Seizing just that moment to sit - closely, carefully, advancing beside it, Sinking down, intrigued, where velvet cushion lay afore. A creature, midnight-black, watched there - it studied my soul, unawares. Wherefore, explanations my insight entreated for. Silently, I pondered the "nevermores".
"Disentangle, nefarious bird! Disengage - I am disturbed!" Intently its eye burned, raising the cry within my core. "That delectable Lenore - whose velvet pillow this was, heretofore, Departed thence, unsettling my consciousness therefore. She's returning - that maiden - aye, nevermore."
Since, to me, that thought was madness, I renounced continuing sadness. Continuing on, I soundly, adamantly forswore: "Wretch," (addressing blackbird only) "fly swiftly - emancipate me!" "Respite, respite, detestable raven - and discharge me, I implore!" A ghostly answer of: "nevermore".
" 'Tis a prophet? Wraith? Strange devil? Or the ultimate evil?" "Answer, tempter-sent creature!", I inquired, like before. "Forlorn, though firmly undaunted, with 'nevermores' quite indoctrinated, Is everything depressing, generating great sorrow evermore? I am subdued!", I then swore.
In answer, the raven turned - relentless distress it spurned. "Comfort, surcease, quiet, silence!" - pleaded I for. "Will my (abusive raven!) sorrows persist unabated? Nevermore Lenore respondeth?", adamantly I encored. The appeal was ignored.
"O, satanic inferno's denizen -- go!", I said boldly, standing then. "Take henceforth loathsome "nevermores" - O, to an ugly Plutonian shore! Let nary one expression, O bird, remain still here, replacing mirth. Promptly leave and retreat!", I resolutely swore. Blackbird's riposte: "nevermore".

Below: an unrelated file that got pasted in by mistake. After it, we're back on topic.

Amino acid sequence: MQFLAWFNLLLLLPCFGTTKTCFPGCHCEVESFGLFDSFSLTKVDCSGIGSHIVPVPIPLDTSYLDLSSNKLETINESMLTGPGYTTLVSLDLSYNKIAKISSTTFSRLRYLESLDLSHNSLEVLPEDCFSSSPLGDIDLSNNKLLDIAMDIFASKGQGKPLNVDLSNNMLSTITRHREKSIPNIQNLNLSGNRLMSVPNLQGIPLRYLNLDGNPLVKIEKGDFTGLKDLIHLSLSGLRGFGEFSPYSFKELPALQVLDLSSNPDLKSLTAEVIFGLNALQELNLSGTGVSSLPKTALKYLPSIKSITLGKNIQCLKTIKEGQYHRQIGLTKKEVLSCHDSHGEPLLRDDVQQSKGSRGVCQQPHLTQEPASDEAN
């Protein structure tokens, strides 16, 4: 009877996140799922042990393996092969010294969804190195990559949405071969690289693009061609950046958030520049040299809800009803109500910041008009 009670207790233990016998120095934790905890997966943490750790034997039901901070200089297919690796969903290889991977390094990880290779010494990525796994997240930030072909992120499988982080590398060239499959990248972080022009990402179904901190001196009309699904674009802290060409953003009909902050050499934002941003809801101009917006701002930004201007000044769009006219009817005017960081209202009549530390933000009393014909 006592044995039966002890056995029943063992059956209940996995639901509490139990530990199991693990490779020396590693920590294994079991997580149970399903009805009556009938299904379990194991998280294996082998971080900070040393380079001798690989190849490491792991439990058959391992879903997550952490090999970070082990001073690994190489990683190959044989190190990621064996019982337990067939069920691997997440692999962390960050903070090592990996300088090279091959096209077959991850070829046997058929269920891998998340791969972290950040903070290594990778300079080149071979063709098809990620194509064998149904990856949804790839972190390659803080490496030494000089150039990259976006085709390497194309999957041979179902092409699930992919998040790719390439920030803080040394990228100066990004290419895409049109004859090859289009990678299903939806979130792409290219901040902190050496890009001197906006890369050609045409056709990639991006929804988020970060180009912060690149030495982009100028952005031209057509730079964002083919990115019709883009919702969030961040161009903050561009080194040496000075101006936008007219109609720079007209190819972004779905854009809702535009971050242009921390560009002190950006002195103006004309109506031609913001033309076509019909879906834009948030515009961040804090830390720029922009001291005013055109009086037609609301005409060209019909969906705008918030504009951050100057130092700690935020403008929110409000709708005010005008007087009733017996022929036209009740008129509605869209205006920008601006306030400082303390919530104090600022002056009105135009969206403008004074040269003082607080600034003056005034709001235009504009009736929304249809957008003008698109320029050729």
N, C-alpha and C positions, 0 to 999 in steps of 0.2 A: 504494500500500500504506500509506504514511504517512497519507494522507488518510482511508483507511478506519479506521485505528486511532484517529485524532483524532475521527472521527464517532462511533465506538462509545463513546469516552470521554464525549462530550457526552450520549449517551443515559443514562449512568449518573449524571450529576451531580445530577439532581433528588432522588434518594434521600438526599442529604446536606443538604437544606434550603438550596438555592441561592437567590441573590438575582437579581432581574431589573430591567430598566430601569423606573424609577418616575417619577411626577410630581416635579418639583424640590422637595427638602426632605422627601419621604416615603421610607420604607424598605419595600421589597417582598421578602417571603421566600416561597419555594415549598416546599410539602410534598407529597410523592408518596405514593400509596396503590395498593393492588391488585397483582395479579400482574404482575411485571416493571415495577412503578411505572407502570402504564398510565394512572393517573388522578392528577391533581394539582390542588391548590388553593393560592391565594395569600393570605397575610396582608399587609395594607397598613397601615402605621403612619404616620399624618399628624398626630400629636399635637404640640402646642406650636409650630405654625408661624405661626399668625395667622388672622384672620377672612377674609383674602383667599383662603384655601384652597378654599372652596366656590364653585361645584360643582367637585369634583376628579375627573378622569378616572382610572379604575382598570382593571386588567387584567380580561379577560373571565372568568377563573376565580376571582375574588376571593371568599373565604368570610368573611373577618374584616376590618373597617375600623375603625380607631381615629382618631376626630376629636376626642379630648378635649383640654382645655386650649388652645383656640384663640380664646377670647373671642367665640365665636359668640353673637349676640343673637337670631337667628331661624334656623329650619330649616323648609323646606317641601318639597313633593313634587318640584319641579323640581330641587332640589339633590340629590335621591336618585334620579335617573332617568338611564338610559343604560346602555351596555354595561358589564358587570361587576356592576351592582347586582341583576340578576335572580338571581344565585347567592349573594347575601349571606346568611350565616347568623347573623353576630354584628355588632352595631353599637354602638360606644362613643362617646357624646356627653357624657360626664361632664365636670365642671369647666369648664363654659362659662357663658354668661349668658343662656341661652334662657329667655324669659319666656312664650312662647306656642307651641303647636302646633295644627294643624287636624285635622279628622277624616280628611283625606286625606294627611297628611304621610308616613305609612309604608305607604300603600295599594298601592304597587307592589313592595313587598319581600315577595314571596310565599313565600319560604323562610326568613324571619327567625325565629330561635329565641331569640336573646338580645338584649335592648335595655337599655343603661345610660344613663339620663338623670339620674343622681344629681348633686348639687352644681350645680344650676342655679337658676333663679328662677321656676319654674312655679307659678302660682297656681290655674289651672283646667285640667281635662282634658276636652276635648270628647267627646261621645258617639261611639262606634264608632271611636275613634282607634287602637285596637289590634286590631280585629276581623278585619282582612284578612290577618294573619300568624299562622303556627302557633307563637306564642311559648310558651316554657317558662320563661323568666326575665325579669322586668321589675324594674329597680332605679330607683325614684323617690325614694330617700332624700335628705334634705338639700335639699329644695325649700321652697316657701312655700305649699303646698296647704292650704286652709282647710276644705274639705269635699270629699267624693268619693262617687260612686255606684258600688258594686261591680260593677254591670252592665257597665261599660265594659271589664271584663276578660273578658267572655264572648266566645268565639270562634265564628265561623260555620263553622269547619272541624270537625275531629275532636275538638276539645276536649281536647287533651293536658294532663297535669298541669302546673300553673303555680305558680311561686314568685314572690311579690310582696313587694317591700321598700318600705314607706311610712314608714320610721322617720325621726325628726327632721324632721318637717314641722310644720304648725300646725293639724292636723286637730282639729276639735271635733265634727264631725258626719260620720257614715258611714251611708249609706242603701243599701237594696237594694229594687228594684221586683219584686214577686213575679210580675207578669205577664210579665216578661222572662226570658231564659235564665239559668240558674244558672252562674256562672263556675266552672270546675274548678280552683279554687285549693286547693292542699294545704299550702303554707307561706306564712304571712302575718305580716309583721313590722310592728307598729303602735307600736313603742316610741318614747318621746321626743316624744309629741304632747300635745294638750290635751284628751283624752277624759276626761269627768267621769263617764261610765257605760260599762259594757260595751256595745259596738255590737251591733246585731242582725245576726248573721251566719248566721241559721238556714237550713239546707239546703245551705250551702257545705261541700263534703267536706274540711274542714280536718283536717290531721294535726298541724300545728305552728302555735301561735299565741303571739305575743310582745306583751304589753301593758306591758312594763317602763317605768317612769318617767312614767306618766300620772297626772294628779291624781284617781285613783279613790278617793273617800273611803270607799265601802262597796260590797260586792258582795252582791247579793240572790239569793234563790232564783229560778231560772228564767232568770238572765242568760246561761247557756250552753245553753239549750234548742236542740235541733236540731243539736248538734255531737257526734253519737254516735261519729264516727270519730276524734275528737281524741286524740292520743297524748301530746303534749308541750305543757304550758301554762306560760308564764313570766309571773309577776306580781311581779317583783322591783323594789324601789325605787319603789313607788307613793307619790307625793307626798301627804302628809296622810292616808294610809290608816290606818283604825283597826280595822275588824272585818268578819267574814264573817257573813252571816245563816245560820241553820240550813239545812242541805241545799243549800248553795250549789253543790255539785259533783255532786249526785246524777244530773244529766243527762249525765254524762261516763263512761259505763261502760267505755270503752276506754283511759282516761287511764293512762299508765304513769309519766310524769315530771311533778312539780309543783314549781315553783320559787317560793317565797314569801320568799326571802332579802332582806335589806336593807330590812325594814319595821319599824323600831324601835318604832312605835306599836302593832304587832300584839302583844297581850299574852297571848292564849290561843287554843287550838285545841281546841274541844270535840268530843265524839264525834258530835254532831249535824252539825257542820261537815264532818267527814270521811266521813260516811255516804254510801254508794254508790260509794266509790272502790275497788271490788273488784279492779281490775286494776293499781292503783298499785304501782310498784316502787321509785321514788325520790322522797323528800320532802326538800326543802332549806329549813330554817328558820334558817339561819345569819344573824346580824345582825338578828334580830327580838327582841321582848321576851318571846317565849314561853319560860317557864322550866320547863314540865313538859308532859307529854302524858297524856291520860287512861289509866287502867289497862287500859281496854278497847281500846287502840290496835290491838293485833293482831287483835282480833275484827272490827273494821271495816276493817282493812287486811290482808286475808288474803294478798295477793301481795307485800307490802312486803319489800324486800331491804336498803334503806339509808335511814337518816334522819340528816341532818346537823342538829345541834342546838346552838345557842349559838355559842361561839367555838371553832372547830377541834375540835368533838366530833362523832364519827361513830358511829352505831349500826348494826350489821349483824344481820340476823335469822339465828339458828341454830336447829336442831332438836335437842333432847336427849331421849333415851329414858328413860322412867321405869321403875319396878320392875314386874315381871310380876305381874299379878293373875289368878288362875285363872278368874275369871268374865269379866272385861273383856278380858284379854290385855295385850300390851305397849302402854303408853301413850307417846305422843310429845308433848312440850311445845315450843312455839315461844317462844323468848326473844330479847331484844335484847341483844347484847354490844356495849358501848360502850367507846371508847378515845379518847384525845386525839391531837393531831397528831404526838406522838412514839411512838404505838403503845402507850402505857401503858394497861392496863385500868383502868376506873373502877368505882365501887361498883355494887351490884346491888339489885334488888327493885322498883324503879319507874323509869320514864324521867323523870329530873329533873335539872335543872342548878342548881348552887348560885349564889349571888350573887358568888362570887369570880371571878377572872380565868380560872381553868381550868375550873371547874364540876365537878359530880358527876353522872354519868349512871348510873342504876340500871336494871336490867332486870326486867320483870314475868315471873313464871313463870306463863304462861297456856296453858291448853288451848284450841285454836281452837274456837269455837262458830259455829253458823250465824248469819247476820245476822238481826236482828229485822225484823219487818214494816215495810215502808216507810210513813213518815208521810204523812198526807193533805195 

So he sitteth, observing always, perching ominously on these doorways. Squatting on the stony bust so untroubled, O therefore. Suffering stark raven's conversings, so I am condemned, subserving, To a nightmare cursed, containing miseries galore. Thus henceforth, I'll rise (from a darkness, a grave) -- nevermore!
-- Original: E. Poe -- Redone by measuring circles.
The interesting thing about it has pi in it. 3.141592653589793238462643383279502884197169399375105820 974944592307816406286208998628034825342117067982 Observe: Poe, E. Near a Raven. The lengths of the words are as follows: 31415. If it seems to bear a striking resemblance to pi thats no coincidence. The rest of the poem follows that same pattern. Please help me out if you can. :) Thank you!
-- Anonymous, April 01, 2000
it is possible that Poe might have written this, poetry (and such a great one as the raven) is not a matter of inspiration. it is possible that he made several drafts of the poem, and this is one of them, the vocabulary is the kind poe would use.....but the mathemathical patter, i cannot explain. In one of his essays, "treaty of poetry" i think, he explains how he wrote the Raven, read it it might help.
-- Anonymous, April 02, 2000
i correct myself, the tittle of teh essay is "Philosophy of Composition". thank you
-- Anonymous, April 02, 2000
While I agree that this is a very interesting and amusing work, alas, it is, most certainly, not by Edgar Allan Poe and I doubt it would meet the test of carbon dating back more than a decade. It was constructed by Mr. Michael Keith, a rather ingenious and inventive gentleman that appears to be quite resourceful and enjoys playing with words, numbers, anagrams and such. Poe E, Near a Raven is an example of what Michael (if I may be so bold as to call him Michael) refers to as constrained writing. His definition of constrained writing is as follows: